(photo courtesy: hardworkingtrucks.com)
Yesterday’s post on Texas Tailgate Theft definitely struck a nerve with this Native Texan, especially the NCIB’s Quote:
“Since a tailgate theft takes just seconds to accomplish, consumers might consider using an after-market security device, such as a hinge lock to thwart criminals.”
Yeah, not quite…
The Merkur XR4Ti (turbo-Pinto-engined Ford Sierra XR4i to you European types) wasn’t selling so well by the 1988 model year, but enough were built that I was able to find this example in a Northern California wrecking yard. In fact, this is just the second XR4Ti in this series, after this ’89 from two years back. (Read More…)
General Motors has few diesel-powered wares at the moment, but with the U.S. diesel market expected to hit 10 percent of the overall market by 2020, GM wants as much as it can get.
Though the 2014 Chevrolet Silverado took home North American Truck/Utility of the Year at last month’s Detroit Auto Show, the large pickup and its brother, the GMC Sierra, have suffered from “the least successful large pickup launch over the last 15 years” according to Barclays Capital analyst Brian Johnson.
The Wall Street Journal today announced that GM is planning on producing aluminum-bodied pickups for the next generation Chevrolet Silverado and GMC Sierra, due for 2018. This comes on the heels of Ford moving the 2015 F150 to an all-aluminum body, with around 97% of the body structure being aluminum (Including the load floor of the bed), which Ford claims has saved 700 pounds off the curbweight of the F150. GM plans to weld panels together as opposed to Ford’s riveted and bonded aluminum panels, to seek further weight savings.
The new-for-2014 Silverado charmed our very own Winston Braithwaite when he tested it earlier this year. But if you ran right out to buy one after reading the review (YES ADVERTISERS THIS HAPPENS EVERY DAY) you might be without it for a few days in the near future.
It’s been a while since our last update on TTAC’s intercontinental project car: a UK-spec 1983 Ford Sierra Ghia finished in Rio Brown. Since then the Sierra’s gifted creator passed away and more positively, Ford wisely ditched its Titanium trim level for a famous name befitting a premium offering with brown paint…even if it isn’t Ghia.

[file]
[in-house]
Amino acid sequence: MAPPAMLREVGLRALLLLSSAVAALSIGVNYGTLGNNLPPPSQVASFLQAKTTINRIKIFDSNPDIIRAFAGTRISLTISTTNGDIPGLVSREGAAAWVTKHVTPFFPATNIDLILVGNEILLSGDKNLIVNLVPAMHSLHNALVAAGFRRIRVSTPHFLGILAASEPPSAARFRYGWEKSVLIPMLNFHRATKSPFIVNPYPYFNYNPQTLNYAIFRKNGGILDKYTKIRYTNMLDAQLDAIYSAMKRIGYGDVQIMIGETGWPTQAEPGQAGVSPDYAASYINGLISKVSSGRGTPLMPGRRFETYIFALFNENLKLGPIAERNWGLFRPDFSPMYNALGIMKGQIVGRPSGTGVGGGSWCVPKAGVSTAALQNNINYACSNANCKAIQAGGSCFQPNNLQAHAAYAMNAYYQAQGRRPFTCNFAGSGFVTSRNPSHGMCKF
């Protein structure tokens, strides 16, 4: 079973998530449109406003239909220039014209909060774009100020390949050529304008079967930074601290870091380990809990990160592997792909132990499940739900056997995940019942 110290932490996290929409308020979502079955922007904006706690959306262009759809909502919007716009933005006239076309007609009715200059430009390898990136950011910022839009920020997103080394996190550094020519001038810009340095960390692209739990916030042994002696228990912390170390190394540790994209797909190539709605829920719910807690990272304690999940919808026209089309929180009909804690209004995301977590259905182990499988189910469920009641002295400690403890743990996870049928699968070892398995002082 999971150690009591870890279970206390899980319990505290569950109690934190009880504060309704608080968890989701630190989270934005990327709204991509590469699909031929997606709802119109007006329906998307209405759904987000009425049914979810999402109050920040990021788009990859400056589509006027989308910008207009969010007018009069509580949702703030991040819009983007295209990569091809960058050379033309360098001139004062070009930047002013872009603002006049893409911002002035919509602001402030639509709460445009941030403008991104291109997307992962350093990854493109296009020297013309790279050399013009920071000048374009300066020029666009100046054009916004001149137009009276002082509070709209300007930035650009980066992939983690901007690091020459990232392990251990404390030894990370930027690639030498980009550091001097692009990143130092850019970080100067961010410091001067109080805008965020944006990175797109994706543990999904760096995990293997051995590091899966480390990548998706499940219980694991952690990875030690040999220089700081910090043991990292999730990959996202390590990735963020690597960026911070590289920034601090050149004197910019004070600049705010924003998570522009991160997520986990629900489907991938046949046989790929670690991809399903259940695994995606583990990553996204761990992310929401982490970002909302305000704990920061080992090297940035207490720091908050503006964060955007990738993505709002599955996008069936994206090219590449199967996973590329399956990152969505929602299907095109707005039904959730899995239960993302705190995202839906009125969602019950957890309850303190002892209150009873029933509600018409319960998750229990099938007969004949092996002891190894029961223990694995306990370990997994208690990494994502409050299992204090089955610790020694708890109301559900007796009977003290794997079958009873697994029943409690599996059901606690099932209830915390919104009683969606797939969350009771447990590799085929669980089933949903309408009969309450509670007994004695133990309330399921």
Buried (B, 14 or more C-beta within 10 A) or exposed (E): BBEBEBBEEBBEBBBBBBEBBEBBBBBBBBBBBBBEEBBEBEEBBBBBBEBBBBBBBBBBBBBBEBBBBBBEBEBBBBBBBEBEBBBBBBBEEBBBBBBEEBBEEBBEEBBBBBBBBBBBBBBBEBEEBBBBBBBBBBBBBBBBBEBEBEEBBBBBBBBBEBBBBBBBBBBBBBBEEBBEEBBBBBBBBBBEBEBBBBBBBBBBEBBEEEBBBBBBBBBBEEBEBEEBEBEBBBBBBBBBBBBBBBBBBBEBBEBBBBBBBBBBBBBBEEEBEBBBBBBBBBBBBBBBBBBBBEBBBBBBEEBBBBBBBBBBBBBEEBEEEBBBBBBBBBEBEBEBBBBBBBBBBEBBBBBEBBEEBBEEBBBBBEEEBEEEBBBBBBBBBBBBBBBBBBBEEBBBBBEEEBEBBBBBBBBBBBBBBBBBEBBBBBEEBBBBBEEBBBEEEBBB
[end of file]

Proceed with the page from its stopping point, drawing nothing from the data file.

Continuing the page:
Jealous much of TTAC’s sweet ride, FoMoCo? (Read More…)
Many dealers are complaining that price differentials between the all new GM pickup trucks and heavily discounted competitors from Ford and Ram are leaving them with disappointing sales results. The new Chevy Silverado and GMC Sierra were launched in June amid heavy incentives from competitive brands. But the trucks, which have been praised by the press, are not moving quickly. Automotive News reports that a Pasadena, Texas dealer says that his supply is up to 170 days, compared to his normal inventory of 110 days supply. A dealer in Austin reports a 120 day supply, up from his norm at 90 days.
The National Highway Traffic Safety Administration stiffened its testing procedures in 2011. General Motors has announced that for the first time since those stricter standards have been in place its 2014 Chevy Silverado and GMC Sierra pickups have earned overall vehicle scores of five stars, the first fullsize pickup trucks to earn that rating. The 2014 Ford F-150 and 2014 Ram 1500 from Chrysler have four-star overall ratings. NHTSA hasn’t yet released the rating of Toyota’s new 2014 Tundra, scheduled to go on sale in late August, but the 2013 Tundra received four stars from NHTSA as did the outgoing 2013 GM trucks. (Read More…)
Never forget: people make all the difference. This often overlooked fact in the glamorous world of automotive styling rings true for the life of Mr. Uwe Bahnsen. I froze in my tracks when I heard of his passing on Car Design News. His work at Ford and with the Industrial Design community influenced me, and every American who loved cars in the 1980s.
How ironic that Mr. Bahnsen’s passing was the week TTAC’s own Ford Sierra passed its citizenship test in Texas: so here’s a great Germanic-Texas Beer for you, Mr. Bahnsen. (Read More…)